Left channel, a beautiful stretch of the Big Hole that is no longer
Left channel, a beautiful stretch of the Big Hole that is no longer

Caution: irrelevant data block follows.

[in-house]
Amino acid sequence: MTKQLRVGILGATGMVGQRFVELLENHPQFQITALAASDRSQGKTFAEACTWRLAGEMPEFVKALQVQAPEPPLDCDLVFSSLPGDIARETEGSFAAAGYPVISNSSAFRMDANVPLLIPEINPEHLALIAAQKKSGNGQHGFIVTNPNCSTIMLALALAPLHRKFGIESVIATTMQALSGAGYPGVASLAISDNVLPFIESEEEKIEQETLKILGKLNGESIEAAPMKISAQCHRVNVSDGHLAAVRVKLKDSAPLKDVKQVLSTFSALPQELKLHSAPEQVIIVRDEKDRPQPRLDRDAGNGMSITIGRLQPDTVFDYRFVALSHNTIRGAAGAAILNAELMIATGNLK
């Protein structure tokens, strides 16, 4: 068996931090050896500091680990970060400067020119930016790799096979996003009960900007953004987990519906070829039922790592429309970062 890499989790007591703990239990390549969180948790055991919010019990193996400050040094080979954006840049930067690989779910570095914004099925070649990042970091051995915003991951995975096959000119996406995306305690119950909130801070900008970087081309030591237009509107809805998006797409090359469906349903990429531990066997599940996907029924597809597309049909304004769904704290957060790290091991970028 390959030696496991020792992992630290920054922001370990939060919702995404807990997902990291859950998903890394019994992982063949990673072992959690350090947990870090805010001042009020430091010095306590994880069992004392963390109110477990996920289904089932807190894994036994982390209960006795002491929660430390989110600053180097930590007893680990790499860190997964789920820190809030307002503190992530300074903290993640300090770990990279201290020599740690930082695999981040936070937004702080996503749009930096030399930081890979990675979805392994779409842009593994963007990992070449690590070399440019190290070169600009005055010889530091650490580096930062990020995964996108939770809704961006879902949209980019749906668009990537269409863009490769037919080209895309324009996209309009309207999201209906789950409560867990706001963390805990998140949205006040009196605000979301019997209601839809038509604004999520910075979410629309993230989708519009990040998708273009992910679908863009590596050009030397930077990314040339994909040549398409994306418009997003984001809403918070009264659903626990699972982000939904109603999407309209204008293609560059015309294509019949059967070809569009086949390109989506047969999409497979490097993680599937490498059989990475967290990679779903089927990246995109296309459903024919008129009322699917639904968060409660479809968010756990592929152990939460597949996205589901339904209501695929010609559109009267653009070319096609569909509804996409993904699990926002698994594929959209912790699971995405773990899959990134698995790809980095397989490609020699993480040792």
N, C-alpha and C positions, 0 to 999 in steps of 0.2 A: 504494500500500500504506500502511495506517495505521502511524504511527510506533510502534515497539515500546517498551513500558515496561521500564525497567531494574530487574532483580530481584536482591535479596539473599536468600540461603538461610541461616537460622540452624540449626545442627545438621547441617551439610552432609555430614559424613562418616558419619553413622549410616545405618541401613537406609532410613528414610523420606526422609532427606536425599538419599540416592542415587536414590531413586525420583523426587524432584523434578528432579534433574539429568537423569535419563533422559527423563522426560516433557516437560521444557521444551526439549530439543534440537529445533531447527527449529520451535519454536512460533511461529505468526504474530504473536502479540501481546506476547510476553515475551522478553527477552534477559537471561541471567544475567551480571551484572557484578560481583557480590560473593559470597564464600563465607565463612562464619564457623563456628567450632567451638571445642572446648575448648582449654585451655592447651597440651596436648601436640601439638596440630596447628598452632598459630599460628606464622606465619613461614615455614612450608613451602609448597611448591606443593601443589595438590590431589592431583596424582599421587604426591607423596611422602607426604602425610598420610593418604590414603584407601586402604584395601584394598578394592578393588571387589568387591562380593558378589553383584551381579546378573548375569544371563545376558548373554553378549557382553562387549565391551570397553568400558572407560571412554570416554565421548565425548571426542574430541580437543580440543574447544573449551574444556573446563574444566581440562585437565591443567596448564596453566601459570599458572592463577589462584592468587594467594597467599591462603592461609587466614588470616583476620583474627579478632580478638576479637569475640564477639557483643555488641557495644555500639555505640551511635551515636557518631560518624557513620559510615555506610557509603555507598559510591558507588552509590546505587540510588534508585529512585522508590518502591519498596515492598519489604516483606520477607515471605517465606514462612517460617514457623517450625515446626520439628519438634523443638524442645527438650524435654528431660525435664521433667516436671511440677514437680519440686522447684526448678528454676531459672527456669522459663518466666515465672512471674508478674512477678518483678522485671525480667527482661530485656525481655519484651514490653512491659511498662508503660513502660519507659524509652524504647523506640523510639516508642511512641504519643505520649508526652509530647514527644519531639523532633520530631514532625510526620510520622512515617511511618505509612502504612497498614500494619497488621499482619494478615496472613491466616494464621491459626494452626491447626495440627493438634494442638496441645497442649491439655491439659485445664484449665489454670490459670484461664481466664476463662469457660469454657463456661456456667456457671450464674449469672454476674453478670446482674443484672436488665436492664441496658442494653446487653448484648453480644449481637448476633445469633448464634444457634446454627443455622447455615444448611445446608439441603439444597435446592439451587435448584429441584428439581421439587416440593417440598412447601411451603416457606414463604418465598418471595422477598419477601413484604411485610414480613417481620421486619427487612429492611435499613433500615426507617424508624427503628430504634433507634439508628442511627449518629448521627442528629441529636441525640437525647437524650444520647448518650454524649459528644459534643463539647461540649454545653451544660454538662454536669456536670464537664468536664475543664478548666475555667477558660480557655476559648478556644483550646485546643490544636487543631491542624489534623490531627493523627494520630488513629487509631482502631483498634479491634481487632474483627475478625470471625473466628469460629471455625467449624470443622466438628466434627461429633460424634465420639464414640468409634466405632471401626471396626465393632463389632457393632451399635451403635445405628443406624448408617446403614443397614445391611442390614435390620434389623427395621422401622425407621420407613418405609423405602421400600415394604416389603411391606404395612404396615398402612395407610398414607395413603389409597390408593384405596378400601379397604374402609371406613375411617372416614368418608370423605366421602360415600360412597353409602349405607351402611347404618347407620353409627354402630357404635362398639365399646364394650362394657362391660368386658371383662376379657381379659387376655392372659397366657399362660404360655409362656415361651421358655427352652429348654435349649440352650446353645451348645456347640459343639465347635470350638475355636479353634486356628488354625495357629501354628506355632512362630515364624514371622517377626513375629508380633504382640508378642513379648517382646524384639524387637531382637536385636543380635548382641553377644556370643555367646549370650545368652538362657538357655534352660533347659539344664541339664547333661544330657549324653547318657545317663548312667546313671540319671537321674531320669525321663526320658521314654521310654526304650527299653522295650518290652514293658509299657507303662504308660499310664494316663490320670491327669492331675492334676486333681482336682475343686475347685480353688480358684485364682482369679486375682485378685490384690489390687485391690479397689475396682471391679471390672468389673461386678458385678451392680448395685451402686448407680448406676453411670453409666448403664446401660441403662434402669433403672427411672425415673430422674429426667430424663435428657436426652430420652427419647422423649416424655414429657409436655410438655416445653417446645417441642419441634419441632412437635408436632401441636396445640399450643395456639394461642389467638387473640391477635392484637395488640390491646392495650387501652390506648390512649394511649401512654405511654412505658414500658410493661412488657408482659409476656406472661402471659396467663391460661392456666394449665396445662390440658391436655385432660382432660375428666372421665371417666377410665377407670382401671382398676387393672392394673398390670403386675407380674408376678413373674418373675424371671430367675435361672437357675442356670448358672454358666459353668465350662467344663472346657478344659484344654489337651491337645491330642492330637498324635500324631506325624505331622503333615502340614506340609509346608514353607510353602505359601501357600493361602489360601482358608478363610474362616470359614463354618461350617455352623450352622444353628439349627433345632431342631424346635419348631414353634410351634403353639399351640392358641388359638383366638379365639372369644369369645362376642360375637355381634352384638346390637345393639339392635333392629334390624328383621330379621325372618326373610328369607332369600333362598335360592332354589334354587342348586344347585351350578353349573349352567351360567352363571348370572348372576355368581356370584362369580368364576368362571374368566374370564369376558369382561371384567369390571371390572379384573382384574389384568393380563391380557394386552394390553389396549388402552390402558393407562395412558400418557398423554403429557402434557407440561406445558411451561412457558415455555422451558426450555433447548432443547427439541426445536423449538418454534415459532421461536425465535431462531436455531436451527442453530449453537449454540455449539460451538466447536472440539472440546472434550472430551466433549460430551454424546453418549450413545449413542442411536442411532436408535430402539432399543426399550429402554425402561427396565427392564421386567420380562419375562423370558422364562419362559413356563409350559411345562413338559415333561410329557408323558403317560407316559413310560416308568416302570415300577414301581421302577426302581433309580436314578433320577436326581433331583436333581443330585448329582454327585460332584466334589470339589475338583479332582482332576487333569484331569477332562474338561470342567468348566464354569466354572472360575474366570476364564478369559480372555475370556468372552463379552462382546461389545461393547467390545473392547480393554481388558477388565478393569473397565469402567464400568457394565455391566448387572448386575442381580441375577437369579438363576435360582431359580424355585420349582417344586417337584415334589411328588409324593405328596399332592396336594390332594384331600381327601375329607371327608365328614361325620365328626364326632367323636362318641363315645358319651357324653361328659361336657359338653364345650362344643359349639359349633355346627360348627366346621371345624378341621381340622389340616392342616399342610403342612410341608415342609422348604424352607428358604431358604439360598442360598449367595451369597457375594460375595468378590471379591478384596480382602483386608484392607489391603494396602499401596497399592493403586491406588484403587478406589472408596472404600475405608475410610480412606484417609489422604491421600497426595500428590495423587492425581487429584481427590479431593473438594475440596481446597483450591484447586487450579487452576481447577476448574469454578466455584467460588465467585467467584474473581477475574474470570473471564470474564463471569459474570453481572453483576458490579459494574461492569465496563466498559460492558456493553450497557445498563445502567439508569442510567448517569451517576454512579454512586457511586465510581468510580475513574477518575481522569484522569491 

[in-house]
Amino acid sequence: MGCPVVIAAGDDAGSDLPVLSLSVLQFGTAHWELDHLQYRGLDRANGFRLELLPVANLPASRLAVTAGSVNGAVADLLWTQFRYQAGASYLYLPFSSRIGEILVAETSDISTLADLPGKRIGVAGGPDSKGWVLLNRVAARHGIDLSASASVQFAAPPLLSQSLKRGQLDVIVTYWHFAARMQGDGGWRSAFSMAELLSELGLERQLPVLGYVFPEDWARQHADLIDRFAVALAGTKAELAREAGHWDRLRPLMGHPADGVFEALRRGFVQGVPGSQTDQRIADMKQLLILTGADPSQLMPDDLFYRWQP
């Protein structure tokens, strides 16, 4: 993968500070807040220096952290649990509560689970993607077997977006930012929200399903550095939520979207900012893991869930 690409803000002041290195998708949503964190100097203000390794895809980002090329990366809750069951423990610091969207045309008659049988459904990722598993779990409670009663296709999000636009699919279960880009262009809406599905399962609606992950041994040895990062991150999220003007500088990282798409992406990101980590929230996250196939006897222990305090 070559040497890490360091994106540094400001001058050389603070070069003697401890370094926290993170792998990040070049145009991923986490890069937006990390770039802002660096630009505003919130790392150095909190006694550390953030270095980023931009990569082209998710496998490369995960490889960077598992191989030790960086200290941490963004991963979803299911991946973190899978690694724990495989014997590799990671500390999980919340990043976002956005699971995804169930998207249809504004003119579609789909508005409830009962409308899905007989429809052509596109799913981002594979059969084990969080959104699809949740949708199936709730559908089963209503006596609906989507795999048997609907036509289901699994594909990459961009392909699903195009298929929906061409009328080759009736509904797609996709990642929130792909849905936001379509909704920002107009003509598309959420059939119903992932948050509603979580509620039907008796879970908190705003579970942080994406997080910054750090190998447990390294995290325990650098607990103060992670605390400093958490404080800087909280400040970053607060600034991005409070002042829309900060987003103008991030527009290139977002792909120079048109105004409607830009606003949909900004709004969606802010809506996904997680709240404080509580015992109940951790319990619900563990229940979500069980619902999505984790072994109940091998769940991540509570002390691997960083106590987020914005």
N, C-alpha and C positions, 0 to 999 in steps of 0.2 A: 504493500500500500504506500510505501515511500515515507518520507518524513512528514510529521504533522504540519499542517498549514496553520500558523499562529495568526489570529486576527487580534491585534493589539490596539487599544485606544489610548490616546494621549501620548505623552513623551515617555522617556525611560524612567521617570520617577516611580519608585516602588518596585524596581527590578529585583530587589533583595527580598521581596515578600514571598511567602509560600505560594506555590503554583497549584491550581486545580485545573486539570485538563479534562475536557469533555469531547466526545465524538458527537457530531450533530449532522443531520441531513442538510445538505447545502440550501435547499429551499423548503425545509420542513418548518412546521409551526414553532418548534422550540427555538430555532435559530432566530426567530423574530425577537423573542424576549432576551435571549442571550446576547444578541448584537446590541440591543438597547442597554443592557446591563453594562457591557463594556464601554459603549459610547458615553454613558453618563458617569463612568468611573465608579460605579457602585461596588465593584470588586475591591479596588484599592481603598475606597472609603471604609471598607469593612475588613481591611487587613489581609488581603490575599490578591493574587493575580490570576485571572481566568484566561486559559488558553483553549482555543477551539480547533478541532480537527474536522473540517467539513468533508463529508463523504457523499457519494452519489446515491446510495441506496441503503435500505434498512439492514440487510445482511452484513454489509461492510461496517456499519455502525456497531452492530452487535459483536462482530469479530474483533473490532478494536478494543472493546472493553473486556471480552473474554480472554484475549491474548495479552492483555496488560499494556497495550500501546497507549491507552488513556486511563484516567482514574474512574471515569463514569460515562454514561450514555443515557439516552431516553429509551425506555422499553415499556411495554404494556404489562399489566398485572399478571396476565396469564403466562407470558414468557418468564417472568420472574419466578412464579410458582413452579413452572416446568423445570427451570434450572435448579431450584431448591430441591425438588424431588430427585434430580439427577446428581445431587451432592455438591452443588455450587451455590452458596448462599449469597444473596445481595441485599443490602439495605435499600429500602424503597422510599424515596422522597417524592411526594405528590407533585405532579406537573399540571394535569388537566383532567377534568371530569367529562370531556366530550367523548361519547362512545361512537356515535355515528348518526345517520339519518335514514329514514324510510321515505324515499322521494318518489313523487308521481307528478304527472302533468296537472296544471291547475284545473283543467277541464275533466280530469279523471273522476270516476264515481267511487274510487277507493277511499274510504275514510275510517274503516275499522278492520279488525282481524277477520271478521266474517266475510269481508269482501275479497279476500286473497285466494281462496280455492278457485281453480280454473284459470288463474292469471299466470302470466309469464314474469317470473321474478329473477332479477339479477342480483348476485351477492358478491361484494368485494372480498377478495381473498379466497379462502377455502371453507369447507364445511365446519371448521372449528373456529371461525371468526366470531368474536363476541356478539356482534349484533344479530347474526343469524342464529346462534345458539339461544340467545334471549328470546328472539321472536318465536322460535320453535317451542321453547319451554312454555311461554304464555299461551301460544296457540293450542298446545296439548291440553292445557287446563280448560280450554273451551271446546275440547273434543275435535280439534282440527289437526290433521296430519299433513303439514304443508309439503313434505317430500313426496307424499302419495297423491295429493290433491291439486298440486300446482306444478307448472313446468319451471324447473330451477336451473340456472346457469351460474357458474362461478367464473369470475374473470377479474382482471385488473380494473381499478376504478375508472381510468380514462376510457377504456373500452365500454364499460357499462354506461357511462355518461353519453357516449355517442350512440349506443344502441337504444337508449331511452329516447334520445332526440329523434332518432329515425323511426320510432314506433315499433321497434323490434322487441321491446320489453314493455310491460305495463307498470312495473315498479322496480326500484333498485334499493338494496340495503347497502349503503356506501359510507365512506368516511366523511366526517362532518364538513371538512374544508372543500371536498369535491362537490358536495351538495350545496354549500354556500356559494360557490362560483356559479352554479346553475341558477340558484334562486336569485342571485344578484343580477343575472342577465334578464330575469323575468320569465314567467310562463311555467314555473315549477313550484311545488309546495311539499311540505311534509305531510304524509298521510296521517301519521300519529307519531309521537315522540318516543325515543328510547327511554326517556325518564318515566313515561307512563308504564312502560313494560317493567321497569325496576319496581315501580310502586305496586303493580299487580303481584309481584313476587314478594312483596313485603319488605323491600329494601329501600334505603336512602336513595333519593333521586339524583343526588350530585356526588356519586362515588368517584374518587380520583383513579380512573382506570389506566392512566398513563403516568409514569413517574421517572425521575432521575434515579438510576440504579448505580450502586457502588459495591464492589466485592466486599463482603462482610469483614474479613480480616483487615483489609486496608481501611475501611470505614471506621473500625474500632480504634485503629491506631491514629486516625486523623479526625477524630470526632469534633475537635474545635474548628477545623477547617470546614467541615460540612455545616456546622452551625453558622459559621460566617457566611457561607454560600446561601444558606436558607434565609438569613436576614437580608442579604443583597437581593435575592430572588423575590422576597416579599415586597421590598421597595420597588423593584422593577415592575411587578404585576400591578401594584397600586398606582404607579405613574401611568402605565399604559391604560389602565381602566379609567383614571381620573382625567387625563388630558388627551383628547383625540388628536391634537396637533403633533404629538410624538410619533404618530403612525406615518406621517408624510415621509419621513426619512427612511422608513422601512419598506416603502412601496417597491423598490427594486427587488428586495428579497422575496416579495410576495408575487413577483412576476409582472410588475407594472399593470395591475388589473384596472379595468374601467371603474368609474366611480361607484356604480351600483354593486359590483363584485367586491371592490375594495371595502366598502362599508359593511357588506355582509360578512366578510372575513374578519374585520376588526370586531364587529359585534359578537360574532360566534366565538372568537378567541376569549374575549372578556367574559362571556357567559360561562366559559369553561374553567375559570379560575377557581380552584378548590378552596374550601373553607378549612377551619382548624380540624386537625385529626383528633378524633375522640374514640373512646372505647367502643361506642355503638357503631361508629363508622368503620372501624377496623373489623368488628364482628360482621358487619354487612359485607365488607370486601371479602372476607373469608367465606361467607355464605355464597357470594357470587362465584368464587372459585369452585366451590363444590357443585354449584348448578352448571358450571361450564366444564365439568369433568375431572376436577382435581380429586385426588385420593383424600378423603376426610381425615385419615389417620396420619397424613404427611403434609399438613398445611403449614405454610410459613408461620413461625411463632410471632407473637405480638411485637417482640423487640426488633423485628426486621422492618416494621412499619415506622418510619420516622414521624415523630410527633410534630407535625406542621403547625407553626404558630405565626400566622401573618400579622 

I had a similar but more dramatic experience on the lower Big Hole River in 2014 as well. Unlike the East Gallatin, the lower Big Hole flows through classic Cottonwood bottomland. The river is littered with cottonwoods that have succumbed to the flows over the years. I didn’t start fishing this particular section until the summer of 2011. Less than a quarter mile upstream from the put in, a nice channel entered the main river on the left. A bit farther up, another nice channel entered the river on the right. These channels carried enough water to hold good fish but were small enough to fish like small creeks. Just above that, the main channel was completely blocked with a very large log jam. Whether going up or downstream, it required a portage of about 150 feet to bypass. Both the left and right hand channels departed the main channel about a half mile upstream where another log jam completely blocked the flow and forced a portage to bypass. From my point of view, these log jams were a good thing as they severely deterred the drift boaters from floating this section of the river. My kayak was advantageous here. The left channel was a joy to fish as it held some really deep pools, great riffle corners and undercut banks. The main channel just above the jams was deep and always held big browns. So as I went to fish the Big Hole this year, I was surprised to find both jams blown out, completely pushed aside. Where the river once twisted and turned through and around the jams spilling water into side channels, it now flowed straight. The two side channels are now dried up. Once, not long ago, the right channel was the main channel and the main channel non-existent. At the upstream end of the left hand channel, the amount of rock and gravel that accumulated is impressive. Now, for about a half mile, the Big Hole I started learning and fishing in 2011 is a completely new river, a river that didn’t exist just eight years ago.